The rams had a very successful time with the ewes and the majority were covered in the first two weeks with only one needing a repeat service. This means lambing is due to start here on the 3rd March.
Despite the awfully wet weather we have been having both the ewes and rams are in fine fettle. The fields are the wettest I have seen them and the bottom of our main paddocks have been flooded for some weeks now. We did have a surprising amount of grass running into winter but unfortunately it has quickly turned to mud with the lying water. Hay rations were dipped into earlier than would have been ideal but unfortunately everyone needed a top up. Luckily the ram's paddocks are higher up and haven't suffered from the same boggy conditions; they haven't had any extra rations yet.
This year we decided it would be advantageous to have the ewes scanned so we can separate them into groups carrying singles and those carrying twins. We used a delightful scanner, very sympathetic with the sheep and me! The results were good and all but one of our ewes is expecting. The barren ewe is no surprise as she had managed to tip herself up a few weeks before and really did hit the ground with a thud. A shame but we will give her another opportunity next season. As for this lambing she will be put to good use as a buddy for any ewes needing a companion if they need to be separated or to nanny the lambs when they arrive. So the scanning results revealed we are expecting 8 ewes to have twins and 8 ewes to have singles. Obviously we would prefer a greater number of twins but will always be delighted if we get healthy singles.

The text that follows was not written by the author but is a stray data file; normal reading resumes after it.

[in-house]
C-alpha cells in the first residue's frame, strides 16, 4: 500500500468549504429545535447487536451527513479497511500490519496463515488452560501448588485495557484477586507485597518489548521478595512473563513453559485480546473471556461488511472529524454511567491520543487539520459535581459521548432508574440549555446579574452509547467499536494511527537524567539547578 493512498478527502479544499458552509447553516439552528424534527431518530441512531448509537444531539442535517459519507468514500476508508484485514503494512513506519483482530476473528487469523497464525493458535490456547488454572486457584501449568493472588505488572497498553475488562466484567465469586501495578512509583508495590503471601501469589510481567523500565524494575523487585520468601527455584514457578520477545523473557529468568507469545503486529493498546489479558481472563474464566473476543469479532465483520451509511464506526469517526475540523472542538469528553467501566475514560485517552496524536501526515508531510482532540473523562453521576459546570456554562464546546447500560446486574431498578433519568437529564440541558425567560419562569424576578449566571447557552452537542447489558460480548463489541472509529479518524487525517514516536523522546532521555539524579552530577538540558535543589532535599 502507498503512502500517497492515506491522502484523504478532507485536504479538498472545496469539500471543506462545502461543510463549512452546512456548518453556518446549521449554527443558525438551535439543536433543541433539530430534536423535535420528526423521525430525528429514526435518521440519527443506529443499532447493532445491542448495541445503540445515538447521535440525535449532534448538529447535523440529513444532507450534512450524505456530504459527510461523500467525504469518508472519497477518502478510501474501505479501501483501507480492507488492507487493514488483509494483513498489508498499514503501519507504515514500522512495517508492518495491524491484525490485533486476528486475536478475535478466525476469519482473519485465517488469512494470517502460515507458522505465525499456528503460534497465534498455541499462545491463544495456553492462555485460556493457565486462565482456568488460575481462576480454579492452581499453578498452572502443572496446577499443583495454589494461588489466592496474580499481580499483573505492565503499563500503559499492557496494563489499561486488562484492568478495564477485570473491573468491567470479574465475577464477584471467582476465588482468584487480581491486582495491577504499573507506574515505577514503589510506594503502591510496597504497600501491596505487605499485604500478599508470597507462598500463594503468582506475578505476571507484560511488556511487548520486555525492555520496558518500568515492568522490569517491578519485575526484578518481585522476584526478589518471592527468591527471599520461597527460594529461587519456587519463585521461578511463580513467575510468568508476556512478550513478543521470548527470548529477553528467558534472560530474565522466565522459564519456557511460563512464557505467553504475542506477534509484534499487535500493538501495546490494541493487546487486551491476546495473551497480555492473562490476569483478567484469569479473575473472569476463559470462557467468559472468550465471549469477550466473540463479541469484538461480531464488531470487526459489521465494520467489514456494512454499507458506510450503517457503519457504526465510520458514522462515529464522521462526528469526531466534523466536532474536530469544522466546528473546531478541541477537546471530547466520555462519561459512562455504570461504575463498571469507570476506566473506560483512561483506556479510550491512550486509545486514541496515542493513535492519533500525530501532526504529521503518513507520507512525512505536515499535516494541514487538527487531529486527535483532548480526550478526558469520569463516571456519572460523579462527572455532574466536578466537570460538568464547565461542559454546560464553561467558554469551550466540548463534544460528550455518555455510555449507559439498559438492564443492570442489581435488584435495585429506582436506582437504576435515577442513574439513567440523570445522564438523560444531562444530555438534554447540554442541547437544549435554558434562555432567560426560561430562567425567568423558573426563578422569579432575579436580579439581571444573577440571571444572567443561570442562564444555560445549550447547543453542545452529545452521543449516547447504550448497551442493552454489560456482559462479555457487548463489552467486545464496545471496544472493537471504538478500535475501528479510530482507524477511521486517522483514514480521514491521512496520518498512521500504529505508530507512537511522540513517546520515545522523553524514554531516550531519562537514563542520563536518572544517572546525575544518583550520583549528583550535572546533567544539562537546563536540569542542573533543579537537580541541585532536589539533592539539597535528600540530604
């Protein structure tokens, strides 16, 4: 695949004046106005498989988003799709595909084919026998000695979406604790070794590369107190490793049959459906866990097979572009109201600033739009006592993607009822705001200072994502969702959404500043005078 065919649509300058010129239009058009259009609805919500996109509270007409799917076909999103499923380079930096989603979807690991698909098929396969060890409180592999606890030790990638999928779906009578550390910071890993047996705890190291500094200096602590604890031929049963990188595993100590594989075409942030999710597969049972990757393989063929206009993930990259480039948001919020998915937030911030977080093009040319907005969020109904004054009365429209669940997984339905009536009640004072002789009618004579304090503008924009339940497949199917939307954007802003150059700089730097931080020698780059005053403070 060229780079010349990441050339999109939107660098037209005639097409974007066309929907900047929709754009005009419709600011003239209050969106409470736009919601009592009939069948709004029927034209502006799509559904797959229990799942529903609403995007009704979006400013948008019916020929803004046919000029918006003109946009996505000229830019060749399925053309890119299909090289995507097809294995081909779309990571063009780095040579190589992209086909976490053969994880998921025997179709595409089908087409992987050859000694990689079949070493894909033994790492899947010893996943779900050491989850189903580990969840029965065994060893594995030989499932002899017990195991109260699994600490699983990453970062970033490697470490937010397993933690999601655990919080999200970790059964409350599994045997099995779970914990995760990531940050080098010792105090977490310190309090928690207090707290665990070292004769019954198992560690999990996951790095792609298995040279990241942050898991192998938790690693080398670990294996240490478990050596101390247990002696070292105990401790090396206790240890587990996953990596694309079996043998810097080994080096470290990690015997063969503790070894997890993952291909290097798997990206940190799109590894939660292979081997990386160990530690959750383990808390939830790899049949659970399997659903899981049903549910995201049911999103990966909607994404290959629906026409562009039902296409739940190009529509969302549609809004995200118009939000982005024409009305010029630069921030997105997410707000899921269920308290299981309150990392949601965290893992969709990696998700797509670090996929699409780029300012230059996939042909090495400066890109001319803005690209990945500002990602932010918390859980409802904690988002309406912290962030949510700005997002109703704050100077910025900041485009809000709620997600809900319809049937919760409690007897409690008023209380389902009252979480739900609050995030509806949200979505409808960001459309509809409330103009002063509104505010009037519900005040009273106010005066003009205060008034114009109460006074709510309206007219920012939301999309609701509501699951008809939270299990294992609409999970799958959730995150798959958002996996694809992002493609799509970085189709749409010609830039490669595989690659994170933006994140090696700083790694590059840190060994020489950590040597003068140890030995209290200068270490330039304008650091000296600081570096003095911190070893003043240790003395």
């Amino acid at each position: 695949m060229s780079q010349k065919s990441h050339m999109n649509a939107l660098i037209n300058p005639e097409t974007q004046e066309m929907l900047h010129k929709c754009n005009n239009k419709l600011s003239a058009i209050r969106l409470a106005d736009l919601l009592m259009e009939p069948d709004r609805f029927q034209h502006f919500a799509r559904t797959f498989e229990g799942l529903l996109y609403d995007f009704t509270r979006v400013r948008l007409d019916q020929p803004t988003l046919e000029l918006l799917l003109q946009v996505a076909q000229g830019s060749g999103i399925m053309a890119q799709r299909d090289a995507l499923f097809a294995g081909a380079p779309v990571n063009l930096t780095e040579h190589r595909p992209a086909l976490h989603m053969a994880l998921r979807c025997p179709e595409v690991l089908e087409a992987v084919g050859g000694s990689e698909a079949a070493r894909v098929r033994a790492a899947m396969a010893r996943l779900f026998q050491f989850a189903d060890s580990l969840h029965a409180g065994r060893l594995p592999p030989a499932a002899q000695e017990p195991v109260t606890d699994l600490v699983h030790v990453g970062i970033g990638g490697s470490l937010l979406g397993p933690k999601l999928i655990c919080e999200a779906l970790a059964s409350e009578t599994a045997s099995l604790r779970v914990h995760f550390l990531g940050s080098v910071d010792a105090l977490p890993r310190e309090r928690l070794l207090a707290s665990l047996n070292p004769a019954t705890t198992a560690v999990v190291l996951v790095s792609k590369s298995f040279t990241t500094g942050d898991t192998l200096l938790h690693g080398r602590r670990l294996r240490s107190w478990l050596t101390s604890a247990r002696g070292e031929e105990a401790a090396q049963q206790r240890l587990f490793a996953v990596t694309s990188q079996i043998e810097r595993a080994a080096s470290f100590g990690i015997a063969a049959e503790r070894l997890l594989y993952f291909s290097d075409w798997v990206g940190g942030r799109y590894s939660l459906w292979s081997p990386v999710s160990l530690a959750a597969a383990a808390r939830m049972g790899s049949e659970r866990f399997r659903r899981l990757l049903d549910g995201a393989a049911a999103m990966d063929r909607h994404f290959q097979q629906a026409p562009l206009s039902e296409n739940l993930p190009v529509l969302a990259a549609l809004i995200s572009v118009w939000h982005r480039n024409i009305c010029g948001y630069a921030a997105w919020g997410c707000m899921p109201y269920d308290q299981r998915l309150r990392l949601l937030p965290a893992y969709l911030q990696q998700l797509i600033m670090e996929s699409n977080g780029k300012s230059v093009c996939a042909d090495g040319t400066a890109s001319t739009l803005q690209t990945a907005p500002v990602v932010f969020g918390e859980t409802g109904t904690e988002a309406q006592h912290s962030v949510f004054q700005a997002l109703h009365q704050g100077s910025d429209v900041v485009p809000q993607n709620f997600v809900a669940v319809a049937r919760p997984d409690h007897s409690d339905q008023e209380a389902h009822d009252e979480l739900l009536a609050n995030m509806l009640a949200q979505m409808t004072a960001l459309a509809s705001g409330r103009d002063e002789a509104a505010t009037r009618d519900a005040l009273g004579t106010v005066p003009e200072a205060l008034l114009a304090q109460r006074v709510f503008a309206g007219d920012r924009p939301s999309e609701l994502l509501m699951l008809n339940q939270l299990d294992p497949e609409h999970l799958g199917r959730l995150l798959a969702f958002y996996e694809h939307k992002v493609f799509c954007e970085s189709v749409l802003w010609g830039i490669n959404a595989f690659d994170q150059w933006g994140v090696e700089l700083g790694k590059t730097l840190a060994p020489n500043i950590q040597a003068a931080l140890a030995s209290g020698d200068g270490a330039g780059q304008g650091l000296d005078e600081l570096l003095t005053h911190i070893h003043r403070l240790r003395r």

The ewes have now been separated from the rams who have stayed up at our rented ground a few minutes away from the main holding. The ewes and ewe lambs from 2013 are still currently in one large group. The group will be divided into 2 next weekend; ewes carrying singles & ewe lambs from 2013, the second group will consist of ewes carrying twins. The reason we do this is so we can feed the ewes who are carrying twins more in their last few weeks of pregnancy. The majority of foetal growth occurs in the last 4 weeks with a large increase in energy demands to allow this to happen. The growing foetus also reduces the amount of space available in the rumen of the ewe meaning there is less space for grass and hay; concentrated feeds must be added to their diets. I think this is the moment the Ryeland ewes live for; extra food!
All the ewes look to be in good condition at around a condition score of 3. I will have a hands on check when we pen them to separate. Sometimes their fleece can make them look a little more plump than they actually are. Ideally I would like them to be at a condition score of 3 for lambing; too fat and too thin a ewe can both cause problems and require intervention so we always try to get them as close to perfect weight as possible. Easier said than done with a couple who insist on looking increasingly chubby regardless of the lack of grass!
So forward onto lambing. The ewes will be vaccinated with Heptavac P in the next month and the lambing stables and pens will be organised. The first group of ewes will be brought in a week before lambing is due to start.... fingers crossed for a productive and successful lambing period